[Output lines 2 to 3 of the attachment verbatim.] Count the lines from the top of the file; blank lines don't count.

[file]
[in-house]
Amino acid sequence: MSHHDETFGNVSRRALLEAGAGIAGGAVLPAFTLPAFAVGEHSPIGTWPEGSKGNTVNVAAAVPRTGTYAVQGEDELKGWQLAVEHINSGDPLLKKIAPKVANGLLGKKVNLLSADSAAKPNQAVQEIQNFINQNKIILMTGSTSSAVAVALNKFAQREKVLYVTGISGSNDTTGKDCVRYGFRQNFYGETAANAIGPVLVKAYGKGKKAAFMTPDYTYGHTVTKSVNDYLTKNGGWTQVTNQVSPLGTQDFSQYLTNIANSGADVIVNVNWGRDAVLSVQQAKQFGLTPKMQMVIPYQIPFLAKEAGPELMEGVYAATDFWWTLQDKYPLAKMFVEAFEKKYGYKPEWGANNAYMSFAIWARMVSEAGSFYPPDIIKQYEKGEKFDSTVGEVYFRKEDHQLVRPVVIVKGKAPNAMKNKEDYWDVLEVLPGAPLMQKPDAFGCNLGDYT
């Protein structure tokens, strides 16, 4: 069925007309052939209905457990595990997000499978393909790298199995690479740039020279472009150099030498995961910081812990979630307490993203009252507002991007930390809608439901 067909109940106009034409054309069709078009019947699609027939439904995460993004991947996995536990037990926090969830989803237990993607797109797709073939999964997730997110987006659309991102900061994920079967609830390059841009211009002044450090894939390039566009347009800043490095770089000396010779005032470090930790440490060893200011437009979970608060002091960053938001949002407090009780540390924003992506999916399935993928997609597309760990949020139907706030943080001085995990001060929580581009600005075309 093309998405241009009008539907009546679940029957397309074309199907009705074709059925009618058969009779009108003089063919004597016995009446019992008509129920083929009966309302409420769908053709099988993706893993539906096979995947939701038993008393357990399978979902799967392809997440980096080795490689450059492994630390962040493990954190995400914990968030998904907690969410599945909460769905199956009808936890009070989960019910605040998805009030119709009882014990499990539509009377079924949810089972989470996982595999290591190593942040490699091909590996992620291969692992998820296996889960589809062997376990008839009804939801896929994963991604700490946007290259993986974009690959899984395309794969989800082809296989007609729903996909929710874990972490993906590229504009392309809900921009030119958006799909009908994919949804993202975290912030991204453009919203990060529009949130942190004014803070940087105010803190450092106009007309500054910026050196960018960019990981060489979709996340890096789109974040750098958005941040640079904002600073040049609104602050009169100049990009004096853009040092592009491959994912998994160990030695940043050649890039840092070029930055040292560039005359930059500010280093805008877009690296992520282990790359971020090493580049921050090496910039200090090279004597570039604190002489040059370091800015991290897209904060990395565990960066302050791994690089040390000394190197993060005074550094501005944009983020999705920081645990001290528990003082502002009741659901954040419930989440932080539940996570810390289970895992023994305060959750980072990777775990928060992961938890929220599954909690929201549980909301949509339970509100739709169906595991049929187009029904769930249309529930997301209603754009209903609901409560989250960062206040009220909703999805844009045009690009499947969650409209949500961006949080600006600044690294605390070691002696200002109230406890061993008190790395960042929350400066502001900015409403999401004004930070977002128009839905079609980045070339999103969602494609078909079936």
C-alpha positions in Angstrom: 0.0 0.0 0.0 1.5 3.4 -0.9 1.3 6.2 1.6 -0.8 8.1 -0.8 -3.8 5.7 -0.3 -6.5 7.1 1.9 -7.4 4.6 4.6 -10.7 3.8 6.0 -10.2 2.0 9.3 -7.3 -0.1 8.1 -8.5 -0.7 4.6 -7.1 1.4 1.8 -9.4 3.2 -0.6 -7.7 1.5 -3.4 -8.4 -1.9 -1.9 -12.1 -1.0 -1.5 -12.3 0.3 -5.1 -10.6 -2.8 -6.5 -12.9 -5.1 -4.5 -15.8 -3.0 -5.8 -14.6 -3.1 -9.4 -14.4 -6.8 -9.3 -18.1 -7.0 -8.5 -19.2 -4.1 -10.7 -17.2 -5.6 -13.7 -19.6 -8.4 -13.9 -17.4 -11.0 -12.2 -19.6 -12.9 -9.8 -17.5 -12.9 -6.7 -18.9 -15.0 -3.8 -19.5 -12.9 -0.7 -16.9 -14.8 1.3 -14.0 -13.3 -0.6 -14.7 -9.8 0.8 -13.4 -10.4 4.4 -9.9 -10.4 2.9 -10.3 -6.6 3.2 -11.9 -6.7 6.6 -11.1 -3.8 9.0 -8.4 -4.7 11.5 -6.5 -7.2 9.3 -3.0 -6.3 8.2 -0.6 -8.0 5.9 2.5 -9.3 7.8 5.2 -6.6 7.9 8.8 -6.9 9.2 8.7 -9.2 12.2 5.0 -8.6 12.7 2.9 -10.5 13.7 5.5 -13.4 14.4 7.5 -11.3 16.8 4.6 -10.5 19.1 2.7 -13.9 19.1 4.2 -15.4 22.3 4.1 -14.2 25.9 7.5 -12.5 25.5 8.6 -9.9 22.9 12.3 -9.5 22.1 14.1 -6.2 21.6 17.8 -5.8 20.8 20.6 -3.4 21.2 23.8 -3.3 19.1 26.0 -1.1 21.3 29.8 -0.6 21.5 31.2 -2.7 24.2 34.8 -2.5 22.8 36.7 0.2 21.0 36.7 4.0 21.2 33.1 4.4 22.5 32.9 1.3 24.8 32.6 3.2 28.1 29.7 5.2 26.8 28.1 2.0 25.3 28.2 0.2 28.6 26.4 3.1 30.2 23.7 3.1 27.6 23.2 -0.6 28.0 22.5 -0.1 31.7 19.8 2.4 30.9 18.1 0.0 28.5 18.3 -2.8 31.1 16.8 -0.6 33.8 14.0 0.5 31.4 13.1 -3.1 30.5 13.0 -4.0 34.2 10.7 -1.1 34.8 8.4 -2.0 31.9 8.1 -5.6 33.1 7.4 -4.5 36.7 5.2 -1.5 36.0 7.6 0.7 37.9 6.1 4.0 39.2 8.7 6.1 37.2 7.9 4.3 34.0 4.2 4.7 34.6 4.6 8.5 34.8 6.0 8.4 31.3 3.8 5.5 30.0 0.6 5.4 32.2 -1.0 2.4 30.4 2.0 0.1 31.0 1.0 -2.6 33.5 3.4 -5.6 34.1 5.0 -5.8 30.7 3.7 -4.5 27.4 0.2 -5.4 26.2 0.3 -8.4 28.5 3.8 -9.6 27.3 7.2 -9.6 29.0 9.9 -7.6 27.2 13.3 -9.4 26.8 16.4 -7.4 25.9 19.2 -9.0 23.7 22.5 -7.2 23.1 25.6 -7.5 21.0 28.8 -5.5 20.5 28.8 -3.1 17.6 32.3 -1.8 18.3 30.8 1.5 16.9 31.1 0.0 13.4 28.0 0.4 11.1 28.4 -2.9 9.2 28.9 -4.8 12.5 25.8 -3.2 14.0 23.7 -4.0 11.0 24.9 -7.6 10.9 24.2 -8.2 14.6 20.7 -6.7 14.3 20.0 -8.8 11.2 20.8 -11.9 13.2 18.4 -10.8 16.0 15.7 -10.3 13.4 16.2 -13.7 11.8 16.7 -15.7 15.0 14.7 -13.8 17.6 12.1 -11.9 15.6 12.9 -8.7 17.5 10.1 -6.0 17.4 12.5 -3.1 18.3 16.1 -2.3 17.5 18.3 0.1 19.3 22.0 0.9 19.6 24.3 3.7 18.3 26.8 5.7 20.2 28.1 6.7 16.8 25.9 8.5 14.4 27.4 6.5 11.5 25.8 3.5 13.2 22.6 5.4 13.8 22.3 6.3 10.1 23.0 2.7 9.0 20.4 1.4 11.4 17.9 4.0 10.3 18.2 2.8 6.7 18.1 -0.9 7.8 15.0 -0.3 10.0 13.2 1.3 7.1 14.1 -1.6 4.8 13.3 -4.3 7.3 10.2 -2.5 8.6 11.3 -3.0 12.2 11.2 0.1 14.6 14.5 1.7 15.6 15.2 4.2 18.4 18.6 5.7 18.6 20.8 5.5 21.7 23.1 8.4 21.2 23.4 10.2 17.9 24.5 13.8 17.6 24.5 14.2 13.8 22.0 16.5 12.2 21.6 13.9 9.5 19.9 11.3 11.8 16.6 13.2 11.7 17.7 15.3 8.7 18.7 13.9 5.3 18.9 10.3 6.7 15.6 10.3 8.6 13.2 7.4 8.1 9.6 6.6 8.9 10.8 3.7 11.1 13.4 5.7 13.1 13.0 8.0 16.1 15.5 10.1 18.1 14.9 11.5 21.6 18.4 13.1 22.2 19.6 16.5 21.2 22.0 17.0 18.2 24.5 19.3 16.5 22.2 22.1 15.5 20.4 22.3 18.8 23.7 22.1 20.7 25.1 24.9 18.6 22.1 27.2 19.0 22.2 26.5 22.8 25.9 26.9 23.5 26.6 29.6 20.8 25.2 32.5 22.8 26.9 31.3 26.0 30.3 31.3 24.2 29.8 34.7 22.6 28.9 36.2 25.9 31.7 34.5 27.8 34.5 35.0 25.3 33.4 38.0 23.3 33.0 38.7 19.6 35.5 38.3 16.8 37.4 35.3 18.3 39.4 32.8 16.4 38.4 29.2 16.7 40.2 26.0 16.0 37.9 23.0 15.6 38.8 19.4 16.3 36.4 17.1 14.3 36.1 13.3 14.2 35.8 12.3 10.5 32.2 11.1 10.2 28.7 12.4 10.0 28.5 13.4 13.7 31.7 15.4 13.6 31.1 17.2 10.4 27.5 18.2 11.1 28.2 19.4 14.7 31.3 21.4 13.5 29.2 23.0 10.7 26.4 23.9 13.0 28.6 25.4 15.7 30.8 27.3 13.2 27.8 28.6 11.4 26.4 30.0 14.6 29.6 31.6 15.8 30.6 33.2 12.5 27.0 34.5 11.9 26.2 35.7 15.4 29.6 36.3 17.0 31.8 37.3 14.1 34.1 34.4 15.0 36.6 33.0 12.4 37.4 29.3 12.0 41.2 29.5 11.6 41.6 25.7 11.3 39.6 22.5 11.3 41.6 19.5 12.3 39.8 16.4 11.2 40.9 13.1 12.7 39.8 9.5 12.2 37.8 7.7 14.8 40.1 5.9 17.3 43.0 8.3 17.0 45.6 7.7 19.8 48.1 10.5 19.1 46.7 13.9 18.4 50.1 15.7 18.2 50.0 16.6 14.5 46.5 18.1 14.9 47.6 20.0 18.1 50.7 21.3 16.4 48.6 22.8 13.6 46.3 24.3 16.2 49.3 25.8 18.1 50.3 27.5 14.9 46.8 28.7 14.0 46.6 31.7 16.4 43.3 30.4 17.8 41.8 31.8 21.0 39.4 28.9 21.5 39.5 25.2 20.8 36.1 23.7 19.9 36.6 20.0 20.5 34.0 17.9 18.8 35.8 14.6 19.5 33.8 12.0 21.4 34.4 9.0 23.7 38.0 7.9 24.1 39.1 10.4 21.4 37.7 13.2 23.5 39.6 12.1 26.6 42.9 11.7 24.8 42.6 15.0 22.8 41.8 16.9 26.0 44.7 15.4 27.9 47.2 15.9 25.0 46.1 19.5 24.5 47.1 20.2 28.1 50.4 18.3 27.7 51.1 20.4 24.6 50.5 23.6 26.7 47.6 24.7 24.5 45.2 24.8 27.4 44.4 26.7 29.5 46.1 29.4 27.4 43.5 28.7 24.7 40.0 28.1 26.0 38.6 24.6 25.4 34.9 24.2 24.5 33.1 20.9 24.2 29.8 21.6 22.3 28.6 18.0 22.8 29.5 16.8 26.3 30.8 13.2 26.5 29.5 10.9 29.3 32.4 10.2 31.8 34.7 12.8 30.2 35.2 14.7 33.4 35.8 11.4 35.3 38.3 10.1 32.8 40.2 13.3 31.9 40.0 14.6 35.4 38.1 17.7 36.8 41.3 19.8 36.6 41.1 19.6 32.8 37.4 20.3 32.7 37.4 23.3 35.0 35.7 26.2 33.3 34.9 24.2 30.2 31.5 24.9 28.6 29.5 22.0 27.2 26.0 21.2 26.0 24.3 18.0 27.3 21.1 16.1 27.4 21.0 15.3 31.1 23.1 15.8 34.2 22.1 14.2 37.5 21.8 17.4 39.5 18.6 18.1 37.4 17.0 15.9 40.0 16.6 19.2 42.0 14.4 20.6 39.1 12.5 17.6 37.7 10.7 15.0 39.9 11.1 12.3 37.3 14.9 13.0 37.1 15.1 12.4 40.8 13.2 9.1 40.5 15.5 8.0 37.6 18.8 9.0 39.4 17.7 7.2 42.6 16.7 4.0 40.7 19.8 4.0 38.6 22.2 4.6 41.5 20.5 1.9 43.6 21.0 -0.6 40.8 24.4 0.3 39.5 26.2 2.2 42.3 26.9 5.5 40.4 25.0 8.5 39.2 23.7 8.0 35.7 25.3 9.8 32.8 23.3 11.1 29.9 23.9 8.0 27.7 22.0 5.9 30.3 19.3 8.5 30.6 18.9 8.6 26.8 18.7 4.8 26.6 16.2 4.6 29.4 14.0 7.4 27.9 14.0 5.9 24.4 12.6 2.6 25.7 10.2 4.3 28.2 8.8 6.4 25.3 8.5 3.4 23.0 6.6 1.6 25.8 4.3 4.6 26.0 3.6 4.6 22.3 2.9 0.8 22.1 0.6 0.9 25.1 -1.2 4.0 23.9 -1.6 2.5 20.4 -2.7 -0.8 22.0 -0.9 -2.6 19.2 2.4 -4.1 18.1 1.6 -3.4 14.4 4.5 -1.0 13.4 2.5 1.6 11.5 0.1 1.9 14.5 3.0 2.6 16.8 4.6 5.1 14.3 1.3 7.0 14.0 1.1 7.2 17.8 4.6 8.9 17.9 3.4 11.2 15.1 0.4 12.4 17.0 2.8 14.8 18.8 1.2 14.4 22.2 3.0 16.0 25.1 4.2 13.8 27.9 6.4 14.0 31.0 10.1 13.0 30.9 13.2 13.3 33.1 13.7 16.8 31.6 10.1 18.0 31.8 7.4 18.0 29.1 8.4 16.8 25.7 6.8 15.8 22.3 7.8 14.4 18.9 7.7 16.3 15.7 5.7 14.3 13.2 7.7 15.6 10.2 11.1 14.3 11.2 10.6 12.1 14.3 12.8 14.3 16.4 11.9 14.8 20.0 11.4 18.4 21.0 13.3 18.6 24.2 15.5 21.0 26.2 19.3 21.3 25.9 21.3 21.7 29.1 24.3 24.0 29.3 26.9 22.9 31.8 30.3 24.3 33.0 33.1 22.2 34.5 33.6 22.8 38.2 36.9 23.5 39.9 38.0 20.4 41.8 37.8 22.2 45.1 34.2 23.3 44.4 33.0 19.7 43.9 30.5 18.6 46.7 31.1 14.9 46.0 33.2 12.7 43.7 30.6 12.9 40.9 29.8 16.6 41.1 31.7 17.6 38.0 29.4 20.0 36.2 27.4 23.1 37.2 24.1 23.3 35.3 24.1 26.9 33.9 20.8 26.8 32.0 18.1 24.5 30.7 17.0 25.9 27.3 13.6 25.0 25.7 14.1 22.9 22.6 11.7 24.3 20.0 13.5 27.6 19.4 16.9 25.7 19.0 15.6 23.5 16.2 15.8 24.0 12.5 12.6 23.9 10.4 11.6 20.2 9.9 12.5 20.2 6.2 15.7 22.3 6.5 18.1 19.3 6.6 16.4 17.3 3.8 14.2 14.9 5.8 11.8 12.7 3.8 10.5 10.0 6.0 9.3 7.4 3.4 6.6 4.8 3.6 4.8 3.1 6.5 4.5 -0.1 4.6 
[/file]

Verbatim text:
Amino acid sequence: MSHHDETFGNVSRRALLEAGAGIAGGAVLPAFTLPAFAVGEHSPIGTWPEGSKGNTVNVAAAVPRTGTYAVQGEDELKGWQLAVEHINSGDPLLKKIAPKVANGLLGKKVNLLSADSAAKPNQAVQEIQNFINQNKIILMTGSTSSAVAVALNKFAQREKVLYVTGISGSNDTTGKDCVRYGFRQNFYGETAANAIGPVLVKAYGKGKKAAFMTPDYTYGHTVTKSVNDYLTKNGGWTQVTNQVSPLGTQDFSQYLTNIANSGADVIVNVNWGRDAVLSVQQAKQFGLTPKMQMVIPYQIPFLAKEAGPELMEGVYAATDFWWTLQDKYPLAKMFVEAFEKKYGYKPEWGANNAYMSFAIWARMVSEAGSFYPPDIIKQYEKGEKFDSTVGEVYFRKEDHQLVRPVVIVKGKAPNAMKNKEDYWDVLEVLPGAPLMQKPDAFGCNLGDYT
């Protein structure tokens, strides 16, 4: 069925007309052939209905457990595990997000499978393909790298199995690479740039020279472009150099030498995961910081812990979630307490993203009252507002991007930390809608439901 067909109940106009034409054309069709078009019947699609027939439904995460993004991947996995536990037990926090969830989803237990993607797109797709073939999964997730997110987006659309991102900061994920079967609830390059841009211009002044450090894939390039566009347009800043490095770089000396010779005032470090930790440490060893200011437009979970608060002091960053938001949002407090009780540390924003992506999916399935993928997609597309760990949020139907706030943080001085995990001060929580581009600005075309 093309998405241009009008539907009546679940029957397309074309199907009705074709059925009618058969009779009108003089063919004597016995009446019992008509129920083929009966309302409420769908053709099988993706893993539906096979995947939701038993008393357990399978979902799967392809997440980096080795490689450059492994630390962040493990954190995400914990968030998904907690969410599945909460769905199956009808936890009070989960019910605040998805009030119709009882014990499990539509009377079924949810089972989470996982595999290591190593942040490699091909590996992620291969692992998820296996889960589809062997376990008839009804939801896929994963991604700490946007290259993986974009690959899984395309794969989800082809296989007609729903996909929710874990972490993906590229504009392309809900921009030119958006799909009908994919949804993202975290912030991204453009919203990060529009949130942190004014803070940087105010803190450092106009007309500054910026050196960018960019990981060489979709996340890096789109974040750098958005941040640079904002600073040049609104602050009169100049990009004096853009040092592009491959994912998994160990030695940043050649890039840092070029930055040292560039005359930059500010280093805008877009690296992520282990790359971020090493580049921050090496910039200090090279004597570039604190002489040059370091800015991290897209904060990395565990960066302050791994690089040390000394190197993060005074550094501005944009983020999705920081645990001290528990003082502002009741659901954040419930989440932080539940996570810390289970895992023994305060959750980072990777775990928060992961938890929220599954909690929201549980909301949509339970509100739709169906595991049929187009029904769930249309529930997301209603754009209903609901409560989250960062206040009220909703999805844009045009690009499947969650409209949500961006949080600006600044690294605390070691002696200002109230406890061993008190790395960042929350400066502001900015409403999401004004930070977002128009839905079609980045070339999103969602494609078909079936």